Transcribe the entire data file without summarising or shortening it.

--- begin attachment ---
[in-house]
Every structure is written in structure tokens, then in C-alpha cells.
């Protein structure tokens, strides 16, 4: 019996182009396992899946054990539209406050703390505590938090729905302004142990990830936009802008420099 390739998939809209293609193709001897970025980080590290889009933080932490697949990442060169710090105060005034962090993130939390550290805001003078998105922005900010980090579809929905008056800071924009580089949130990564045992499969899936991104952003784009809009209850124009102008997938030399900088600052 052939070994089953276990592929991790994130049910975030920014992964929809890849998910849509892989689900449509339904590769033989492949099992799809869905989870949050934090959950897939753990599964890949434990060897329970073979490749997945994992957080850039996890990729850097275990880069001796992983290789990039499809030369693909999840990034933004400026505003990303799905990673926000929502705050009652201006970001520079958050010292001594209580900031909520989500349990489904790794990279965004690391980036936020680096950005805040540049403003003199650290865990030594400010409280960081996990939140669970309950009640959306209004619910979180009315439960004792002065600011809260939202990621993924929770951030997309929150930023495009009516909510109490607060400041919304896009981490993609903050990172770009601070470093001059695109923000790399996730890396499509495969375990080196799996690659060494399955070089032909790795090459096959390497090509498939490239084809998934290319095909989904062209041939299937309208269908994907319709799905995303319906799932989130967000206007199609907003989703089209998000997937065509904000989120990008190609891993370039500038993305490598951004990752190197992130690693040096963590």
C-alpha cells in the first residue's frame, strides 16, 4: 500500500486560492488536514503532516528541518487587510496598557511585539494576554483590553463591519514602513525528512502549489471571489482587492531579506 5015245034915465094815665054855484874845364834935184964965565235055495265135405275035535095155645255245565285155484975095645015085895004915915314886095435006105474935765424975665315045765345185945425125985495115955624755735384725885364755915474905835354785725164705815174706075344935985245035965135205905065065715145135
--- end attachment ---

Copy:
[in-house]
Every structure is written in structure tokens, then in C-alpha cells.
């Protein structure tokens, strides 16, 4: 019996182009396992899946054990539209406050703390505590938090729905302004142990990830936009802008420099 390739998939809209293609193709001897970025980080590290889009933080932490697949990442060169710090105060005034962090993130939390550290805001003078998105922005900010980090579809929905008056800071924009580089949130990564045992499969899936991104952003784009809009209850124009102008997938030399900088600052 052939070994089953276990592929991790994130049910975030920014992964929809890849998910849509892989689900449509339904590769033989492949099992799809869905989870949050934090959950897939753990599964890949434990060897329970073979490749997945994992957080850039996890990729850097275990880069001796992983290789990039499809030369693909999840990034933004400026505003990303799905990673926000929502705050009652201006970001520079958050010292001594209580900031909520989500349990489904790794990279965004690391980036936020680096950005805040540049403003003199650290865990030594400010409280960081996990939140669970309950009640959306209004619910979180009315439960004792002065600011809260939202990621993924929770951030997309929150930023495009009516909510109490607060400041919304896009981490993609903050990172770009601070470093001059695109923000790399996730890396499509495969375990080196799996690659060494399955070089032909790795090459096959390497090509498939490239084809998934290319095909989904062209041939299937309208269908994907319709799905995303319906799932989130967000206007199609907003989703089209998000997937065509904000989120990008190609891993370039500038993305490598951004990752190197992130690693040096963590």
C-alpha cells in the first residue's frame, strides 16, 4: 500500500486560492488536514503532516528541518487587510496598557511585539494576554483590553463591519514602513525528512502549489471571489482587492531579506 5015245034915465094815665054855484874845364834935184964965565235055495265135405275035535095155645255245565285155484975095645015085895004915915314886095435006105474935765424975665315045765345185945425125985495115955624755735384725885364755915474905835354785725164705815174706075344935985245035965135205905065065715145135